|Swingin' at the Canteen: The Big Bands|
|Written by Chris Bamberger|
Part 3 in a series
Although the swing era had reached its height before the U.S. was drawn into World War II, our images of the home front are invariably set against a soundtrack that includes the big bands. Several swing orchestra leaders disbanded their civilian orchestras to enter the service, where they led bands that included top musicians who had themselves been drafted. There were more than 60 bandleaders who enlisted and were sent overseas—most famously Glenn Miller and Artie Shaw.
For civilian groups the war meant a change of venue and even more shows—they performed at nightclubs, at canteens, and through the USO, sometimes overseas. Many were involved in the making of the records known as V-Discs, which were distributed to the troops by the United States government. The V stood for victory, and the sides were grooved to be played over Armed Forces Radio and in service clubs as part of the troop morale program. Musicians made these records without compensation.
The war brought an improved economy as industry was stepped up and people who had struggled through the Depression were suddenly seeing a regular inflow of cash. These people needed diversion from the war, so bands that had managed to stay afloat despite the draft's demand on their personnel were getting plenty of bookings.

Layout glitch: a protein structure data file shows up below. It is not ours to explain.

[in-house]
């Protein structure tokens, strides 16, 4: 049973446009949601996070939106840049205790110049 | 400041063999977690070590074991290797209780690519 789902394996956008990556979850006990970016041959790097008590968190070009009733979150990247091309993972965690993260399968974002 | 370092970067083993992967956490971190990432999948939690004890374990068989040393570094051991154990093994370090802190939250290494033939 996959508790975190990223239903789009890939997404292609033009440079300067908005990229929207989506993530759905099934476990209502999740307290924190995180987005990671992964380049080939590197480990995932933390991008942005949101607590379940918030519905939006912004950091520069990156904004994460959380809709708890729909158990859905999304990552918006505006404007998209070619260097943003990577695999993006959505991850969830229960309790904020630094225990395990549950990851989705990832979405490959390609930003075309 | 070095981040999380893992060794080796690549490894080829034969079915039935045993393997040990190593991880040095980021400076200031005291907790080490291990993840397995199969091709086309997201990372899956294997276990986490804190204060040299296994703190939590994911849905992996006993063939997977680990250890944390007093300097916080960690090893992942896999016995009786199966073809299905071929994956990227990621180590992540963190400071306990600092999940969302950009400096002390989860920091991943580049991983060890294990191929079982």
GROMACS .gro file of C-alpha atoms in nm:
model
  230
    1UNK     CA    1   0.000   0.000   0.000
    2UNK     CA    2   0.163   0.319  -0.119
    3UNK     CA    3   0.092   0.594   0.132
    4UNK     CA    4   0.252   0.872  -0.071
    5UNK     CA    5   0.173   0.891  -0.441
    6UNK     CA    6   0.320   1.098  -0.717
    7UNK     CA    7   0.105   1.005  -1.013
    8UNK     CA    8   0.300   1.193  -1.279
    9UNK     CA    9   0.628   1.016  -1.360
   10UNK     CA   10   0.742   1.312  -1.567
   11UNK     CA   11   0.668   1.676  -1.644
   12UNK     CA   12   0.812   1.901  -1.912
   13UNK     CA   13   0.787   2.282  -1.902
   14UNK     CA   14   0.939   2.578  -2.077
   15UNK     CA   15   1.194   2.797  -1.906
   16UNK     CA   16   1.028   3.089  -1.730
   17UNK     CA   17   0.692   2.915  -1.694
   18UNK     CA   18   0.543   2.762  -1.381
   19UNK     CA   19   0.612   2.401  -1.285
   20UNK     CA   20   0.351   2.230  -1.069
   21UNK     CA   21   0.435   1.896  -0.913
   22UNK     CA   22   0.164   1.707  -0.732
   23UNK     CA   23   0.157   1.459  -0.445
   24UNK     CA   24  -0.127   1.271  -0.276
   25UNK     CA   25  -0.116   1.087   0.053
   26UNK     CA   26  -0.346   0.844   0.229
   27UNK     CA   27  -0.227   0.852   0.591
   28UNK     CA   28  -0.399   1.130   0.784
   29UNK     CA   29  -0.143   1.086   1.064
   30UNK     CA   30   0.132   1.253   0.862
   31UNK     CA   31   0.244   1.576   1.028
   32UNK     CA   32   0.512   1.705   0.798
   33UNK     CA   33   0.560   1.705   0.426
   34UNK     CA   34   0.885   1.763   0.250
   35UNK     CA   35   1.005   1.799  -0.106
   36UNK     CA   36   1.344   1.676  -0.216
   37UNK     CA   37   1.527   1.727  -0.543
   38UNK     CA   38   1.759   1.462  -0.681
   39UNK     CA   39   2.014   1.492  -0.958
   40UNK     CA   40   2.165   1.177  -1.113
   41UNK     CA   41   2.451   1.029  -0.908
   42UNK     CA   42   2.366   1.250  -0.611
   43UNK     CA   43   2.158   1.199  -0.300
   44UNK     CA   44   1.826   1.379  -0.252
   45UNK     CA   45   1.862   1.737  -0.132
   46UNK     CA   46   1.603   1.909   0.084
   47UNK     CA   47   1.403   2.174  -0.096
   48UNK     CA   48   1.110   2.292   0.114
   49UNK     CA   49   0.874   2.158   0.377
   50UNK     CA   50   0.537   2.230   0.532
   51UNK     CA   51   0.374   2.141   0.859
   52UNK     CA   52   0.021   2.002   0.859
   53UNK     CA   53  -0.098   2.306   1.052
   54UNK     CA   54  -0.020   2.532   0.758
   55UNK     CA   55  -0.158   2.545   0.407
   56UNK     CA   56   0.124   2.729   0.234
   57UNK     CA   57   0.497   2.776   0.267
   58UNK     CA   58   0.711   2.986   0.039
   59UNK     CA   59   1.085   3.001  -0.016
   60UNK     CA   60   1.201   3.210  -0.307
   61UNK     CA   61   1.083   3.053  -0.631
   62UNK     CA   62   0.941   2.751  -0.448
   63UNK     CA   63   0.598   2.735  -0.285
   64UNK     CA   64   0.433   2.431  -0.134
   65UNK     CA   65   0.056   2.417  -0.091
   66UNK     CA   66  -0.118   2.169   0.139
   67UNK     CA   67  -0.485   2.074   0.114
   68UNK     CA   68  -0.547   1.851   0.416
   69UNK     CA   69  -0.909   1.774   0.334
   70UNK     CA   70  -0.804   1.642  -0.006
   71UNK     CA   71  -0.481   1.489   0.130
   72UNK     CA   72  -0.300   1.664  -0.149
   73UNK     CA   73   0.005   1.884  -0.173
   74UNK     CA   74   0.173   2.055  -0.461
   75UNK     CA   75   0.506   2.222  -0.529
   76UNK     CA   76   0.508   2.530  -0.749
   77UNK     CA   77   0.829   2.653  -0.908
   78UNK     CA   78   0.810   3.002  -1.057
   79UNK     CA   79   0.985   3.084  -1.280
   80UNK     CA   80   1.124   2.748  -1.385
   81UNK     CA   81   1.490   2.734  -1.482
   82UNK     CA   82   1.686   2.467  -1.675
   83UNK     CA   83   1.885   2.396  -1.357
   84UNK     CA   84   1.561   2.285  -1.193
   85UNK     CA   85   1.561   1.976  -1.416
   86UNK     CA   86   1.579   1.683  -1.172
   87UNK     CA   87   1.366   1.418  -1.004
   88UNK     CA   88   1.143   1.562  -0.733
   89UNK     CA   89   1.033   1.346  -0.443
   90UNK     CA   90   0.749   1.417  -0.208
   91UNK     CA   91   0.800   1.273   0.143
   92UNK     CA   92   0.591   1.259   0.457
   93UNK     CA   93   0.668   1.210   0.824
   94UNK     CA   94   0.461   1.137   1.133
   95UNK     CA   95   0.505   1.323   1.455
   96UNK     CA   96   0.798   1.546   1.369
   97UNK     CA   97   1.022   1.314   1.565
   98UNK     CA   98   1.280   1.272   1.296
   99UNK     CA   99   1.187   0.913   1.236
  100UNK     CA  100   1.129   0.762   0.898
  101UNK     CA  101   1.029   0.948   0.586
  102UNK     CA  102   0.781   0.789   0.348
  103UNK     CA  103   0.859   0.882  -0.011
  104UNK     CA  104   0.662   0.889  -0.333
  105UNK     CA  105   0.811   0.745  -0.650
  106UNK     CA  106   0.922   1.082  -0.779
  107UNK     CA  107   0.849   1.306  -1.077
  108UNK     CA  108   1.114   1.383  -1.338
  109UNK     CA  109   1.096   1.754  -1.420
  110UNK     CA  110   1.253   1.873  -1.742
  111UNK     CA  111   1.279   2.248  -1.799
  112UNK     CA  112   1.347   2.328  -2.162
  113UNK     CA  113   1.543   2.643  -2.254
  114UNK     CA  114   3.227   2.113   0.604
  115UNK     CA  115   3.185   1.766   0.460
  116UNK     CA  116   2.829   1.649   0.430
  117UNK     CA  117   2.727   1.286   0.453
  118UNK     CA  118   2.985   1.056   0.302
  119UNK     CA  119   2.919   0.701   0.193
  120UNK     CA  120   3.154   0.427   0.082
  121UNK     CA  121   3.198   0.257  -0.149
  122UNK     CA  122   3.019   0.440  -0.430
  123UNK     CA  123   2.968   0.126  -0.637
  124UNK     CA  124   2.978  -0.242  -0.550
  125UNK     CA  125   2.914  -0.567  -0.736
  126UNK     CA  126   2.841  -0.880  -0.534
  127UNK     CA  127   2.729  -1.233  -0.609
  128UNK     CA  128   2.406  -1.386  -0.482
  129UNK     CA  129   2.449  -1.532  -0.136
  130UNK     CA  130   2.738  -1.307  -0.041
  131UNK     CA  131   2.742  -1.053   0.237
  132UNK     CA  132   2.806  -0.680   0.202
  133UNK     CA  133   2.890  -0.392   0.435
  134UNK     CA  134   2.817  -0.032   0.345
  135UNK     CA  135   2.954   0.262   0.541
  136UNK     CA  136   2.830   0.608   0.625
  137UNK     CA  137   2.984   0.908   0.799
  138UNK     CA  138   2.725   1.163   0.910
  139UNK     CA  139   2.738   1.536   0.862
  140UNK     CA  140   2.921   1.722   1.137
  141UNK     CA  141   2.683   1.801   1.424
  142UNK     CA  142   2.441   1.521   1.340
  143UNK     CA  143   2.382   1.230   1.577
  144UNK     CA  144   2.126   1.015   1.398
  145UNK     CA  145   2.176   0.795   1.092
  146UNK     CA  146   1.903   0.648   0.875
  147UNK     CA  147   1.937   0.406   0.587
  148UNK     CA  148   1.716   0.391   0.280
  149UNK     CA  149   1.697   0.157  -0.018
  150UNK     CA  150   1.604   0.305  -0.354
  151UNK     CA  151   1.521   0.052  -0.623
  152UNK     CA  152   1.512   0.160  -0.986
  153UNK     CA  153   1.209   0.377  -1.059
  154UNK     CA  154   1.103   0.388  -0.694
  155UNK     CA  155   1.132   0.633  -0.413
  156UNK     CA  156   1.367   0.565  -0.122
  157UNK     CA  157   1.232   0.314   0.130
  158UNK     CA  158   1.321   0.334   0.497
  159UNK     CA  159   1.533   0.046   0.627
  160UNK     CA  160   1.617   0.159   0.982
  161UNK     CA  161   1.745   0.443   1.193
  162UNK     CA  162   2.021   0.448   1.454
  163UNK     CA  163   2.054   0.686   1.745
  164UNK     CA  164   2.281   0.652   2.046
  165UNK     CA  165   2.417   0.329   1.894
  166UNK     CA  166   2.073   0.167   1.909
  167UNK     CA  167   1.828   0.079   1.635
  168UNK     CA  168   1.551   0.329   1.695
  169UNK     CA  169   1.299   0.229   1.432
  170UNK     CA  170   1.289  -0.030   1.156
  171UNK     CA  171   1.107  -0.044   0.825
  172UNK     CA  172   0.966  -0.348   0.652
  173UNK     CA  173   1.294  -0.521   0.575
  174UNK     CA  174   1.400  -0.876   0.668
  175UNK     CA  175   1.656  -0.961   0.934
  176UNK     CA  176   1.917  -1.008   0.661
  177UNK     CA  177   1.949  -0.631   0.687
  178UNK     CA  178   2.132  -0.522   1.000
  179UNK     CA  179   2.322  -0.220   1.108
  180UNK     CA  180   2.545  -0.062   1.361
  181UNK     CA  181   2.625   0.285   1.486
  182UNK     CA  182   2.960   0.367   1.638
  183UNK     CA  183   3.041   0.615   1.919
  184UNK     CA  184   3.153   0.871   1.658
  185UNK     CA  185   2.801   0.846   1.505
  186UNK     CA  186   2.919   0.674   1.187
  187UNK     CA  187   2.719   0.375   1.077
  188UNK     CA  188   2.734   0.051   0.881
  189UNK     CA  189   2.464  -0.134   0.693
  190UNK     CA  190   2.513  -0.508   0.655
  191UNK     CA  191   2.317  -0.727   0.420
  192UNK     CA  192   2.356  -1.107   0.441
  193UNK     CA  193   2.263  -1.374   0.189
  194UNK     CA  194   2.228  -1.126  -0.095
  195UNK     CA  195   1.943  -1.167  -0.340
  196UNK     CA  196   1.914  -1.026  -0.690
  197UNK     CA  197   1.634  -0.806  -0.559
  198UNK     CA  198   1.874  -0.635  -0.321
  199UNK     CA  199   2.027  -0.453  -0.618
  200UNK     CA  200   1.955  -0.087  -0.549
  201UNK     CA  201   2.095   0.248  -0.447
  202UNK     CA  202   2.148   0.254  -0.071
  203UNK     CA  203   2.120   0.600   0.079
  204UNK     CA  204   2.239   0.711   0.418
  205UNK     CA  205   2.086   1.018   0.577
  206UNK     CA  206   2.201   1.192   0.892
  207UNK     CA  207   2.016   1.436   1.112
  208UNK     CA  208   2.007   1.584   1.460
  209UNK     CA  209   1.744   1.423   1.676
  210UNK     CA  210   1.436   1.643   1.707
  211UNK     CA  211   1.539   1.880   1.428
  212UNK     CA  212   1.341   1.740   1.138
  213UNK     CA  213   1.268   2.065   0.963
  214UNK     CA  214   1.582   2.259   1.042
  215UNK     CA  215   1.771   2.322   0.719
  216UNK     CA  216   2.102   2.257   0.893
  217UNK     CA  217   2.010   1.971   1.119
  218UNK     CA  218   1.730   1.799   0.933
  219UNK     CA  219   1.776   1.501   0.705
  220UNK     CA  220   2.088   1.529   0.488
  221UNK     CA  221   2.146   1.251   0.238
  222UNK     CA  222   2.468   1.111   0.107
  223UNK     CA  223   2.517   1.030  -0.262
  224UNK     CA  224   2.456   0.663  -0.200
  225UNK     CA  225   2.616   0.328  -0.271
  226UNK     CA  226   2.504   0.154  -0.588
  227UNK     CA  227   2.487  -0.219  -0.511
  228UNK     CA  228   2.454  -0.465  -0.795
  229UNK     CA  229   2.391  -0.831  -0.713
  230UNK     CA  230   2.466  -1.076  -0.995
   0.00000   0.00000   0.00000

Hollywood could always peg a good moneymaking opportunity, so most of the big name orchestras still swinging were invited to appear in movies in the early 1940s. The bandleaders could command impressive salaries for these appearances, but those appearing in Stage Door Canteen and Hollywood Canteen were donating their time and effort.
A total of eight bands are on hand to entertain in Stage Door Canteen and Hollywood Canteen, the most famous of which were active at least in some incarnation long before the two movies were made, and for some years after. Not only do they sweep the action along on a tide of dance music, but their leaders offer comfortable, avuncular personalities that remind the troops of home and the time not so very long ago when their energies could be caught up in music and fun.
The "sweet bands" (those that were more sedately romantic than swinging), are represented by Guy Lombardo and Freddy Martin, while Xavier Cugat and Carmen Cavallaro lend the Latin touch that had been popular since the early 1930s.
Jimmy Dorsey and His Orchestra is the principal band featured in Hollywood Canteen. This movie doesn't have as much switch-off of bands as Stage Door Canteen, but makes effective use of Dorsey's orchestra (and Carmen Cavallaro's) to back features singers and dancers.
Jimmy Dorsey began leading his own band after he and his brother Tommy Dorsey split acrimoniously in 1935. Jimmy continued with the band the brothers had led together, while Tommy took over the band of another leader, Joe Haymes.
Alto saxophonist and clarinetist Jimmy had reached a peak of popularity with his band in the early 1940s, accompanied by singers Bob Eberly and Helen O'Connell. While not the strongest of singers, the attractive pair had a youthful zing which they brought to huge hit records such as "Yours", "Amapola", and "Green Eyes", among others. By the time Dorsey and the band filmed their parts of Hollywood Canteen in mid-1944, Helen O'Connell was married and no longer touring, while Bob Eberly had joined the army.